MMA is just one of the countless combat sports in existence but has quickly risen up the ranks in the past few decades thanks in no small part to the efforts of the UFC.
The sport really burst onto the scene in the 1980s, a decade that was responsible for some brutal fights that made the Kumite look like child’s play.
The UFC helped legitimize the sport when it was founded in the early 1990s and basically created modern MMA as we know it, which included the introduction of the Octagon.
The now-iconic ring set the UFC apart due to its sheer uniqueness but I’ve never taken the time to wonder how it came to be in the first place.
On its website, the UFC outlines the purpose of the cage’s dimensions:
[The Octagon] was created with both safety and fairness in mind. Its walls and padded surfaces protect fighters from falling out (or getting thrown out).
The wide angles prevent fighters from getting stuck in a corner with no way out. Since boxing is fought in a square ring and wrestling in a circle, the Octagon avoids giving any one martial arts discipline the advantage.
Unfortunately, it doesn’t have any details concerning why the Octagon is… well, an octagon.
Luckily for you, I do.
The History Of The Ring
Dudes have been beating the ever-loving shit out of each other for the enjoyment of onlookers since the days of Ancient Greece, who had their own version of MMA dubbed “pankration.”
Much like the participants in the back alley fight in Anchorman, the combatants had to abide by two rules: no biting and no eye-gouging.
And that’s it!
Pankration contestants weren’t confined to any physical boundaries aside from lines in the dirt and it would take a couple of millennia until the boxing ring was introduced in the mid-1800s (a time where fighters around the planet had started to engage in MMA-style fights).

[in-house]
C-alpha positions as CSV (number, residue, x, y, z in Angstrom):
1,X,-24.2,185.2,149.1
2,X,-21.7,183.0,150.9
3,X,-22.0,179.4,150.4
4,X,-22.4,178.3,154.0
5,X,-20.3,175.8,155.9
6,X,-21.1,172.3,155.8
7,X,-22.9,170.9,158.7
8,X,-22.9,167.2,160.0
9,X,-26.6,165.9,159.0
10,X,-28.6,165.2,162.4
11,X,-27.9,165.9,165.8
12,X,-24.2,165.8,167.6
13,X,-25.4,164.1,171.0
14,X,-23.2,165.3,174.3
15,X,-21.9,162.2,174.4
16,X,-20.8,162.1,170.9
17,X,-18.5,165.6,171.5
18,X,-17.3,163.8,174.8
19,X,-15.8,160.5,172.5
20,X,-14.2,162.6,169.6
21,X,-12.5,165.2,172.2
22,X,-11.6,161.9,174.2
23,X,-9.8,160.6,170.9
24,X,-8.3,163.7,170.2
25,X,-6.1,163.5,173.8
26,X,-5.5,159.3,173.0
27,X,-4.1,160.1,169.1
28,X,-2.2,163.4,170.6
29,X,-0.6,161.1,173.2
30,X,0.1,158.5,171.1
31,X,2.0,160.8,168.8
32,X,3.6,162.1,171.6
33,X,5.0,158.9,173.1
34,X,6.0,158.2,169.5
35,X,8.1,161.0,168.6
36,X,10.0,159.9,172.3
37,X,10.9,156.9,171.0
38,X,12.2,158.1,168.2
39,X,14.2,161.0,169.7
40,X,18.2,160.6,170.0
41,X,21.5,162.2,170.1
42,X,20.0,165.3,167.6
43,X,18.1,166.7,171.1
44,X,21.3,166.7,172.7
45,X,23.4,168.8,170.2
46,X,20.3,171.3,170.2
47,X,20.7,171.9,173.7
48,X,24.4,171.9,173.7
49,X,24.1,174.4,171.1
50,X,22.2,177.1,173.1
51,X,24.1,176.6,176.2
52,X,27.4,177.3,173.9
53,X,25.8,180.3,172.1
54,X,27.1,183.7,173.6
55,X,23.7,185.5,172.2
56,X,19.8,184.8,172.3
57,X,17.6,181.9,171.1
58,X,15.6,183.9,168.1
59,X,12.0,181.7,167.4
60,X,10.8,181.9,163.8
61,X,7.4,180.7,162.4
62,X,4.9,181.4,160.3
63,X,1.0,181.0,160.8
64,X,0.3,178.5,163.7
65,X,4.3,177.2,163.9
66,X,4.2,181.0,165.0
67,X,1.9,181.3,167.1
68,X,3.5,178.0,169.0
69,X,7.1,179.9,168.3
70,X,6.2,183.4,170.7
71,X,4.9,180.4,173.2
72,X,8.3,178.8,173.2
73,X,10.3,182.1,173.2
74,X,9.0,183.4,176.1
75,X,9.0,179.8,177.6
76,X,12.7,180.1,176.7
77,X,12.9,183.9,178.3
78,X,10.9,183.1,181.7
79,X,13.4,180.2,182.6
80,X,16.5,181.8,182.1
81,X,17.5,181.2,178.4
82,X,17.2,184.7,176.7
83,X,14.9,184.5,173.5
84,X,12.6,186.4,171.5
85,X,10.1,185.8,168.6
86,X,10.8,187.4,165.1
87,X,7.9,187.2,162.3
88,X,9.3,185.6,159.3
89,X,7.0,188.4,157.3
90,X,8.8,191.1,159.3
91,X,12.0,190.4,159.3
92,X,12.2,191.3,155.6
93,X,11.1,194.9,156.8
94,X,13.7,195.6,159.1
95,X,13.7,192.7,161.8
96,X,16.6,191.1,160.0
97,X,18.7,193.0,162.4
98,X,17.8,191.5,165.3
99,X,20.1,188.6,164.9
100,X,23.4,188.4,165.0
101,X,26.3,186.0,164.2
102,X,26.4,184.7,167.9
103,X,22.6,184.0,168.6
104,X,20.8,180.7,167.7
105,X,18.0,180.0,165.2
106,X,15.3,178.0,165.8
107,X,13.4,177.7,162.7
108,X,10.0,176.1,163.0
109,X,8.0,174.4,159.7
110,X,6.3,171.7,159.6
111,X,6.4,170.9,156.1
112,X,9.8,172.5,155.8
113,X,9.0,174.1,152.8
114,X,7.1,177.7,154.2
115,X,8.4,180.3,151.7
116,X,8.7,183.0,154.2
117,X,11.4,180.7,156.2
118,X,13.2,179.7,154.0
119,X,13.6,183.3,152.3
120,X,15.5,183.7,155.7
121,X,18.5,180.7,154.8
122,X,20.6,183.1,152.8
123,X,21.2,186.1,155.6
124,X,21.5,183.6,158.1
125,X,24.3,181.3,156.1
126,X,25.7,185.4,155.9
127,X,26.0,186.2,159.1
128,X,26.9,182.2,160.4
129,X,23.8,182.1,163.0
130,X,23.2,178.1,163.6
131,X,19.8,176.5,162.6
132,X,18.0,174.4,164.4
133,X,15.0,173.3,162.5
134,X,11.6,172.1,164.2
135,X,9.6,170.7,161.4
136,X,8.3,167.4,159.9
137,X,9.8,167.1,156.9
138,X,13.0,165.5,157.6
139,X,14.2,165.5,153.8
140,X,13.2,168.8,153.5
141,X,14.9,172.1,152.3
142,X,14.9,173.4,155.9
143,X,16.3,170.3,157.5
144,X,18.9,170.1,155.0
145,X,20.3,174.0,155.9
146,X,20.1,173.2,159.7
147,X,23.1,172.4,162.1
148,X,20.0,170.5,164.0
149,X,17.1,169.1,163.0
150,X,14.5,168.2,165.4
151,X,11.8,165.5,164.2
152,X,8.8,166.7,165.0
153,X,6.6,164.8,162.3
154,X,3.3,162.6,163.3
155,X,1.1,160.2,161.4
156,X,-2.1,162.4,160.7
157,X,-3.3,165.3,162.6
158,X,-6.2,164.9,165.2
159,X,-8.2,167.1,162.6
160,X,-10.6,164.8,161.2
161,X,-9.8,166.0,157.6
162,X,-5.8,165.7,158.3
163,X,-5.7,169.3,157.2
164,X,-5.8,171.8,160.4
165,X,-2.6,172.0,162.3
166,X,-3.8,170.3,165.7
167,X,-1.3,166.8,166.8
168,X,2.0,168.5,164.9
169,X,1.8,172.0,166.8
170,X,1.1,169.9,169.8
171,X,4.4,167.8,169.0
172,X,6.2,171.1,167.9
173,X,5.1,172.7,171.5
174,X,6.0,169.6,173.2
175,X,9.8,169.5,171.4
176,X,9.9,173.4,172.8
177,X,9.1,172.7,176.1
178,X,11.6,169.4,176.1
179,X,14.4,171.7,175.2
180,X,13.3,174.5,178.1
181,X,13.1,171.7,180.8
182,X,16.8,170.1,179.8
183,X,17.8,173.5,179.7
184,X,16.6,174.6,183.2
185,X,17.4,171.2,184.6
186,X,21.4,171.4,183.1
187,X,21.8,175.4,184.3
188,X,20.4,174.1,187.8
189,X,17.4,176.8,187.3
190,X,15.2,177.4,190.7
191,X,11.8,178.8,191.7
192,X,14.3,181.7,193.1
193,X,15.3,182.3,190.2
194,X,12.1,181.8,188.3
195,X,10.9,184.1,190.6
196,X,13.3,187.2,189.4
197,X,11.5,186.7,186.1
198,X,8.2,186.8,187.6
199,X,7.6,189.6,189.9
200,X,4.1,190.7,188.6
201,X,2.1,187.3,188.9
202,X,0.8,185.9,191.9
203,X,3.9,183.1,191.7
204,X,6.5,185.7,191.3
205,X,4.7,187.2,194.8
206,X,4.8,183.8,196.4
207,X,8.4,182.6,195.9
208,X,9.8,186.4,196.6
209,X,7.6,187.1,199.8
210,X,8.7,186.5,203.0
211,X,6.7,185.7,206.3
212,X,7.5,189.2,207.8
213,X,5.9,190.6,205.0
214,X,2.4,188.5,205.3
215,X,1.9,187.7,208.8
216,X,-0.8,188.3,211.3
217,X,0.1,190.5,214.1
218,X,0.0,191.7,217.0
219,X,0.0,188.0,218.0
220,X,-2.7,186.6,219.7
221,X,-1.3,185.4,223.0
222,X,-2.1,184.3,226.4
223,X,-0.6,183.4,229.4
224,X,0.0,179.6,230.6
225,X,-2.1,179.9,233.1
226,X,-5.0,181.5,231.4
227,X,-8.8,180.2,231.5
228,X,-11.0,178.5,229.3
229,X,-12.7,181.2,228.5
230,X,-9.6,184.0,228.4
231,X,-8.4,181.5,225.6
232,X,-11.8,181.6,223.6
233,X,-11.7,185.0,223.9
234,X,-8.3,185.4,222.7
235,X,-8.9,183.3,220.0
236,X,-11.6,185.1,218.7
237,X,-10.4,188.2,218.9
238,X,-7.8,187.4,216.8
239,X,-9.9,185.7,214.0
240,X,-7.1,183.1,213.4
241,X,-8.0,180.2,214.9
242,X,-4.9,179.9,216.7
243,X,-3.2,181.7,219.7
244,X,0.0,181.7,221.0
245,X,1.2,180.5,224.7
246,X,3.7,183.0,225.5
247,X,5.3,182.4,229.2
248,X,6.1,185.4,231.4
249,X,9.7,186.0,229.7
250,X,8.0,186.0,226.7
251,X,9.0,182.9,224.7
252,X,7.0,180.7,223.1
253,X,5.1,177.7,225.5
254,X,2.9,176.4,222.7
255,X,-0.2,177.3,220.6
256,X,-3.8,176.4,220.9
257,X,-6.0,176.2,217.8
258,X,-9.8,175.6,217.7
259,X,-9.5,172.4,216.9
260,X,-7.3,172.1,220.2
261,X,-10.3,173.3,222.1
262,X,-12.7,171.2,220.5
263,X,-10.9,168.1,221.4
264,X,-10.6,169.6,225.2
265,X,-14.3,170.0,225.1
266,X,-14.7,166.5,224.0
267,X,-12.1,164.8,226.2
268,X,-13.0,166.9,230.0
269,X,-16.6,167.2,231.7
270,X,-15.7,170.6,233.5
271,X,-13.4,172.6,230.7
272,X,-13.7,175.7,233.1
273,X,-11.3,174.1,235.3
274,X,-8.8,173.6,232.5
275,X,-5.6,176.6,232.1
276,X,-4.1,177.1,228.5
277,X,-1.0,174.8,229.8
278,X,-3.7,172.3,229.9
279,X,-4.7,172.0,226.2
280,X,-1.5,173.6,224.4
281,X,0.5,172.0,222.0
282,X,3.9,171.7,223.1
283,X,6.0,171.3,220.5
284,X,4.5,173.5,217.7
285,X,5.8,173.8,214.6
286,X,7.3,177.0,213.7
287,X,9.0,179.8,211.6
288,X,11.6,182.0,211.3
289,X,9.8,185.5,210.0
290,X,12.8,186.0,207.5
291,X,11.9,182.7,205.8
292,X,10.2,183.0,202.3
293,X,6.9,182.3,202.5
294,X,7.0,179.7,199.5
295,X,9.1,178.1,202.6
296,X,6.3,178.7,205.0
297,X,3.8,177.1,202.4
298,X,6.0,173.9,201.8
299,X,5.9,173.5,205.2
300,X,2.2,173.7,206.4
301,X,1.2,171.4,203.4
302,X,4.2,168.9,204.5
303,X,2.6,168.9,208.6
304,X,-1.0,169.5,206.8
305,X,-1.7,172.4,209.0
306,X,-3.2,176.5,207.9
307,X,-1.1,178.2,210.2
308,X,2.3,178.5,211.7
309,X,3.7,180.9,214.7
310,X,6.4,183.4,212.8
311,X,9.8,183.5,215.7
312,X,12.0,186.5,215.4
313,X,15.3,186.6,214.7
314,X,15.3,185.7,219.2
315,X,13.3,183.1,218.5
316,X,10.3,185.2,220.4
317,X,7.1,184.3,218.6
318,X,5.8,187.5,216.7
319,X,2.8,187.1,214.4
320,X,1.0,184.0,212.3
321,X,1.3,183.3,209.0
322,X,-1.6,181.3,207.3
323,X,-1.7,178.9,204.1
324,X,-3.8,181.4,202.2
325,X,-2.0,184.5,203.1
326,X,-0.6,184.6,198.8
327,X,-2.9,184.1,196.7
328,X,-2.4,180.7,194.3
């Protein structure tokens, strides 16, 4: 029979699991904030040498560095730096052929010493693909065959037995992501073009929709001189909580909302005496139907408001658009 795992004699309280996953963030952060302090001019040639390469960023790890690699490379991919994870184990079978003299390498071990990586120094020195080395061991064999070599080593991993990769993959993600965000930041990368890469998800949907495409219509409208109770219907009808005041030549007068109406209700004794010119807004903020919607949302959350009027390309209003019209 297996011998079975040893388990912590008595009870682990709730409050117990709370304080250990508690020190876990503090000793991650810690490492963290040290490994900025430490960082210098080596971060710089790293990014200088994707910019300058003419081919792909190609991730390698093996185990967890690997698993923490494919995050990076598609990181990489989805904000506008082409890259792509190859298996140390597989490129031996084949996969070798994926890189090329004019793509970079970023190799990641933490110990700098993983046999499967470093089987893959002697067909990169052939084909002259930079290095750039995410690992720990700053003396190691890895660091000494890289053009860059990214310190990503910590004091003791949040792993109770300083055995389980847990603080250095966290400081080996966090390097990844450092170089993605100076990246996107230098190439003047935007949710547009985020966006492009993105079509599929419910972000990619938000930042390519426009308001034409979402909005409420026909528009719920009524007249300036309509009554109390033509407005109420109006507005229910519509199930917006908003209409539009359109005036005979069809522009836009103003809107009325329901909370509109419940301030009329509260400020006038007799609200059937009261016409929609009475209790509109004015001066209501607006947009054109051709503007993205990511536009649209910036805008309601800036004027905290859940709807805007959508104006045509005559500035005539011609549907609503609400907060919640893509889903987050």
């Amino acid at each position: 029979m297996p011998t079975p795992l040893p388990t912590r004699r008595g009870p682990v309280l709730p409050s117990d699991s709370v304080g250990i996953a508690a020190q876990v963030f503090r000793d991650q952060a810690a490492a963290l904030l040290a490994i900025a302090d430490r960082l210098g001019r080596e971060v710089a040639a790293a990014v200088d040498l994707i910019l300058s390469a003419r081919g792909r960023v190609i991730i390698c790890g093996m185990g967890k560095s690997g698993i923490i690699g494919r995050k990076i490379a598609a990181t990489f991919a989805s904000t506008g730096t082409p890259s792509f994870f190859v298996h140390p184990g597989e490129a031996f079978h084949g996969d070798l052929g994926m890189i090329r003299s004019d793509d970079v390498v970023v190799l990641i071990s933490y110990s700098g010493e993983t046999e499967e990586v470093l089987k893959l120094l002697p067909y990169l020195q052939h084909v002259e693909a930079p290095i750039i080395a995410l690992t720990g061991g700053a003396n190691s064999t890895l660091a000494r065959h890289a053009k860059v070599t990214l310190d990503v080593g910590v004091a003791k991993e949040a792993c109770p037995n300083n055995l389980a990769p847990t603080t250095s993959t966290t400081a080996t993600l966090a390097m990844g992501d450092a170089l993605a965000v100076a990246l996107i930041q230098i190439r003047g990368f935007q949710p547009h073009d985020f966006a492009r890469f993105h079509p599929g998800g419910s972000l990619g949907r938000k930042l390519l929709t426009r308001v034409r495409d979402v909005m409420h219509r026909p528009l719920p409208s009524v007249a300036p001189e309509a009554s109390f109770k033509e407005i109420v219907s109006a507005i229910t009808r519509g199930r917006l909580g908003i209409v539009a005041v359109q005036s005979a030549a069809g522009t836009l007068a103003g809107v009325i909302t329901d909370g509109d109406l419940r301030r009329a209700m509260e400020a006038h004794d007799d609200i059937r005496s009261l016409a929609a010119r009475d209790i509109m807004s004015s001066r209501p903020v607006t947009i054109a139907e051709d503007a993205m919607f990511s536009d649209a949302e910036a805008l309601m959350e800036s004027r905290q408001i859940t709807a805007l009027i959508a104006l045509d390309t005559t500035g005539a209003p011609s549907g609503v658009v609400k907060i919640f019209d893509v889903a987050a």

The boxing ring eventually became the theater of choice for a wide variety of combat events, and while the ropes were usually enough to keep fighters confined, there were certain instances where the ring would be surrounded by metal caging.
However, it would take 150 years or so until the cage that eventually became the norm in MMA would be unleashed upon the world.
The Modern Cage
The legendary Gracie family is responsible for turning MMA into what it is today and the Octagon is no exception.
In the early 1990s, Rorion Gracie decided the only way to take the evolving sport to the next level was to expose it to the masses and turned to television in order to do just that.
The Brazilian was burdened with the task of coming up with some gimmicks that would set the UFC apart and realized the ring the bouts took place in would be an essential element.
In order to come up with a solution, Gracie teamed up with a screenwriter named John Milius, who was one of his students at the time.
Event organizers had suggested using everything from an electric fence to a moat filled with sharks to raise the stakes but the duo set out to come up with a slightly more practical (and less deadly) alternative.
They eventually settled on the unique octagon-shaped enclosure for the aforementioned reasons outlined by the UFC and decided surrounding it with caging to channel a street fighting aesthetic they hoped would draw viewers in.
The Octagon premiered at UFC 1 (which was only governed by the same two rules as pankration) and has remained the standard since then.
I kind of wish they had gone with the shark thing but I guess this was a solid compromise.
The UFC eventually trademarked “The Octagon” name (but not the shape itself) and polygonal rings would eventually become the norm— although some events use circular enclosures and traditional boxing rings).
The cage itself has set MMA apart from other combat sports as it allows fighters to defend against takedowns better than ropes ever could and can also produce some pretty wild moments like this one brought to us by Jose Aldo.
Based on the current state of the UFC, it would appear the Gracies did something right.